New Hepatitis C Patients Seeking PEG-Intron Therapy to be Put on Waiting List
Unable to produce enough of its new hepatitis C treatment to meet growing demand, drug maker Schering-Plough Inc. has said that it will start a waiting list for patients seeking the medication, which is used in combination with another of the company's drugs, the Wall Street Journal reports. There are currently 60,000 patients taking the new two-drug hepatitis C treatment, which is more effective than previous drugs and consists of PEG-Intron, a pegylated interferon-alpha, and ribavirin, marketed under the name Rebetol. Schering-Plough first began marketing PEG-Intron in October but has had trouble meeting the growing demand for the therapy. Although the patients currently taking PEG-Intron and Rebetol will continue to receive their supply of the drugs, all new patients who want the treatment will have to be placed on a waiting list. Schering-Plough did not say when it would be able to increase production of the treatment, but said that new patients will likely have to wait about 10 to 12 weeks to begin treatment (Anand, Wall Street Journal, 1/16). Schering-Plough spokesperson Robert Consalvo said that the company will form an independent medical board to review "urgent" requests for PEG-Intron and has set aside some of its supply to meet such emergencies (Reuters/Contra Costa Times, 1/15).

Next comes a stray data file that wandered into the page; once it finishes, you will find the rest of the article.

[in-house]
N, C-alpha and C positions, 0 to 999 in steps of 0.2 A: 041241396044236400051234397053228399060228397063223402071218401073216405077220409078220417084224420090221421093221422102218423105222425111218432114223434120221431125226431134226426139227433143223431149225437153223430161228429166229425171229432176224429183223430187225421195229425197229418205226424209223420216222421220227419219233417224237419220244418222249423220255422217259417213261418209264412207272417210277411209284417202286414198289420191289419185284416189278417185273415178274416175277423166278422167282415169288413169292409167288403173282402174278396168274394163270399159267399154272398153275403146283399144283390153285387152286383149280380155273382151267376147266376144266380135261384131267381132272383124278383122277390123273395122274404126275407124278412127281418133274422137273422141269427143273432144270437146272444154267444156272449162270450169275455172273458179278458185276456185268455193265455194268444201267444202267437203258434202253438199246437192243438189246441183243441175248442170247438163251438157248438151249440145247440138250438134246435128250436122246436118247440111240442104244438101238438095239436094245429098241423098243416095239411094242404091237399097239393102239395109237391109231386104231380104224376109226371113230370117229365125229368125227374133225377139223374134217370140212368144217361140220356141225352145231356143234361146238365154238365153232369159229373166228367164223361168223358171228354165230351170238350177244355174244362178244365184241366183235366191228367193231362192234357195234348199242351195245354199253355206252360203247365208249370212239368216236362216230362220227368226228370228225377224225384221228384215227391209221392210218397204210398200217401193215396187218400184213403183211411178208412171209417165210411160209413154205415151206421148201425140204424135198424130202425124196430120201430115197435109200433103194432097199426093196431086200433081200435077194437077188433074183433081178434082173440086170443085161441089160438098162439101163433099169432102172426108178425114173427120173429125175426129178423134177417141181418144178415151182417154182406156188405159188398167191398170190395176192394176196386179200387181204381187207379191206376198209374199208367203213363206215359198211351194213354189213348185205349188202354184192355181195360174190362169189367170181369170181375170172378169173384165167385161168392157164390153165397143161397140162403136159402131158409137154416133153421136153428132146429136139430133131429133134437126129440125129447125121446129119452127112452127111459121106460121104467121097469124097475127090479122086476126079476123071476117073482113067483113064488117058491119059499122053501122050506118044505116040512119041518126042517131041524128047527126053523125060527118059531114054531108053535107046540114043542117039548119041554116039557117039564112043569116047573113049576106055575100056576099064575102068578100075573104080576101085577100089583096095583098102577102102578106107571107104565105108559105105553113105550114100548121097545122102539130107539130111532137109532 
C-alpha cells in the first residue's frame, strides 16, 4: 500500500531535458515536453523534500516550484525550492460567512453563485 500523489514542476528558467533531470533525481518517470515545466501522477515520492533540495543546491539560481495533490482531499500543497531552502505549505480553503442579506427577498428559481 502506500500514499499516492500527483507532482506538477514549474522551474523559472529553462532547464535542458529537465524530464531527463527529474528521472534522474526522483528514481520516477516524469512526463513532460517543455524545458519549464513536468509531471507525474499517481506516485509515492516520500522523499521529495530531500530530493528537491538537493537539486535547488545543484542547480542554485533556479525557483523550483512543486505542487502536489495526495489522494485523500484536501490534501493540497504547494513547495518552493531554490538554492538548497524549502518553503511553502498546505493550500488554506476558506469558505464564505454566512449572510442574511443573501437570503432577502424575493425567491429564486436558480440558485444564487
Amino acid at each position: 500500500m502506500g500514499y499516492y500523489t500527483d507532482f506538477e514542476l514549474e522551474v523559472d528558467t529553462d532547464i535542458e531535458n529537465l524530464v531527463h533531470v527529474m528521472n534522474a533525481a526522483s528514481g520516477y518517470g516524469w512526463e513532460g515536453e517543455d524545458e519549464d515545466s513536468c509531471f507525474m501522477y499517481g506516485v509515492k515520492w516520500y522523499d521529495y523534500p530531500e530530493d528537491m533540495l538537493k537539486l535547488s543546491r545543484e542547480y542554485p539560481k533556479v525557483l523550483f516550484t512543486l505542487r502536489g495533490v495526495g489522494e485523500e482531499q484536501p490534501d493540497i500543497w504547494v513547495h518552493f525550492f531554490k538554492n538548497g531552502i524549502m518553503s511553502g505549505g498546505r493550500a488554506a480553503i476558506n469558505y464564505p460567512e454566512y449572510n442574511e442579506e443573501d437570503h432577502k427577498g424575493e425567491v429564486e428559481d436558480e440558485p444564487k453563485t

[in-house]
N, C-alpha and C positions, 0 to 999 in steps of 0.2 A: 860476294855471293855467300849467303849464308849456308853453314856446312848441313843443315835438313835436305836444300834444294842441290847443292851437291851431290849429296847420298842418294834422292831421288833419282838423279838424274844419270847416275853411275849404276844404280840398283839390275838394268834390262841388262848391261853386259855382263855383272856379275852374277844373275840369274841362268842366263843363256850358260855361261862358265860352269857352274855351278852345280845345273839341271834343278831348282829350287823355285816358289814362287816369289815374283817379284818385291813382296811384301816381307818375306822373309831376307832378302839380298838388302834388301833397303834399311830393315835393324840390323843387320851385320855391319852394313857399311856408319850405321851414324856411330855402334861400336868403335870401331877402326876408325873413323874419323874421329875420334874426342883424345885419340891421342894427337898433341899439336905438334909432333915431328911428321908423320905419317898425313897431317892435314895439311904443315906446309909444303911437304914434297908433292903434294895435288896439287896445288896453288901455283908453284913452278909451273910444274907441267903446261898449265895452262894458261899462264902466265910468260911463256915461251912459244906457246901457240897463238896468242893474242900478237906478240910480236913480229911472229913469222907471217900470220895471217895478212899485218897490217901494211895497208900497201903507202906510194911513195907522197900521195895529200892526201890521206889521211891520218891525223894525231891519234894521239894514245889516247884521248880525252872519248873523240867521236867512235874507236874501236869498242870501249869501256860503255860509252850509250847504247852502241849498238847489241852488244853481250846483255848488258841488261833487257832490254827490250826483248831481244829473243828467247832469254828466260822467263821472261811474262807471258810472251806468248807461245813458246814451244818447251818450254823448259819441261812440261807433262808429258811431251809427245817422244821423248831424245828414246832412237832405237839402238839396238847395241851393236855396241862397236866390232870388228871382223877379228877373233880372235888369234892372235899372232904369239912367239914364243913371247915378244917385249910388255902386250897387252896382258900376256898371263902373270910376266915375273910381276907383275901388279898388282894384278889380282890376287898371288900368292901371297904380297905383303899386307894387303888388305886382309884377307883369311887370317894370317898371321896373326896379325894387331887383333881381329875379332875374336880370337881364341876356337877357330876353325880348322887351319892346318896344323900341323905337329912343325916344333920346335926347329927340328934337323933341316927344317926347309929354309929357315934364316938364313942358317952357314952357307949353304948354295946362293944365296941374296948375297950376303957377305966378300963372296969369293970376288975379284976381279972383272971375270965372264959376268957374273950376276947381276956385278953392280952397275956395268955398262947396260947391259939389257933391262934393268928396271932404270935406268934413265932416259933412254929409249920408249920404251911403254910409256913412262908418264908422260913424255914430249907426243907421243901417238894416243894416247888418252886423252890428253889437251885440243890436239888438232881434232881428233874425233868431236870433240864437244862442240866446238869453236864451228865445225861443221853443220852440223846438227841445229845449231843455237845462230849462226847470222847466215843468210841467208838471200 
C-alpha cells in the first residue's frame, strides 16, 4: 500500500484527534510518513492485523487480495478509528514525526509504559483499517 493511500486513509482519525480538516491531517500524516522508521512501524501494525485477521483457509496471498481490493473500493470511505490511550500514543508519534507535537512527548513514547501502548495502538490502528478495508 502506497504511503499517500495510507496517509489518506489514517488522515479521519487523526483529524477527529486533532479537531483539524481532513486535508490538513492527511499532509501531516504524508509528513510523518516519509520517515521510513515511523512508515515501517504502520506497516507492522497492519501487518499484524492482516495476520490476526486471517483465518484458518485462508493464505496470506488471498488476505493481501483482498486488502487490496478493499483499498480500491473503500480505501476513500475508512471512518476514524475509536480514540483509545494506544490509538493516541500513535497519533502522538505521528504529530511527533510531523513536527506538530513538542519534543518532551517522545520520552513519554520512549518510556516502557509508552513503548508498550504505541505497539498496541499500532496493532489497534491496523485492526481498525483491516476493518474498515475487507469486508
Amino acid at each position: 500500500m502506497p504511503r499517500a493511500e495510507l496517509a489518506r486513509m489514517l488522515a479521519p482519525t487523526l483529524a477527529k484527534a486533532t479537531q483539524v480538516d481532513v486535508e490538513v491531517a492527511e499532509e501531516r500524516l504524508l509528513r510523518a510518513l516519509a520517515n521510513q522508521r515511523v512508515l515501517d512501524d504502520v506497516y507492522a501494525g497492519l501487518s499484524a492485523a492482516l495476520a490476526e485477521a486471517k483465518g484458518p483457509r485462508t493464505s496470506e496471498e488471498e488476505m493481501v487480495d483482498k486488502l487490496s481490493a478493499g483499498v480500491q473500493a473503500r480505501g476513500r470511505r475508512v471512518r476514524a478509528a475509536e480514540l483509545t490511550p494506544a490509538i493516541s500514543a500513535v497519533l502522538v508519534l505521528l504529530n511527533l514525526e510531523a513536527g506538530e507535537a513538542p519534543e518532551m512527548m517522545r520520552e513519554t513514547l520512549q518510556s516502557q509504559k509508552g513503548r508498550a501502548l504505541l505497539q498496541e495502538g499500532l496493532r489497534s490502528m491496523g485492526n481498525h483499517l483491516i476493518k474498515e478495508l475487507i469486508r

Brazil Discusses Cost of Hepatitis C Drugs
Brazil's Health Ministry and the pharmaceutical company Roche Holding AG are engaged in "normal" price discussions about the company's pegylated interferon hepatitis C treatment, Pegasys, according to a Roche spokesperson, Dow Jones Business News reports. In response to reports on Monday that the country's health ministry told Roche and Schering-Plough, which makes the similar PEG-Intron, to cut their prices of the drugs or "risk having their patents broken," Roche spokesperson Horst Kramer said, "The issue of patent-breaking is off the table" (Dow Jones Business News, 1/15). The hepatitis C treatments are currently 27.5 times more expensive than the standard interferon that the country's public health service uses, Reuters reports. The government is seeking price reductions on the new drugs because they are more effective than the standard interferon in treating hepatitis C. A 1999 decree allows Brazil to issue a "compulsory license" to locally produce generic forms of drugs "in cases of a national emergency or out of public interest." Last year the Brazilian government "won acclaim" when it successfully "strong-armed" both Roche and Merck & Co., Inc. to lower AIDS drug prices by 40% to 65% by threatening to locally produce generic forms of the drugs (Baldwin, Reuters, 1/14). "Things are in good shape," Kramer said, adding that Roche's current discussions with the Health Ministry are "typical for all new drugs" (Dow Jones Business News, 1/15).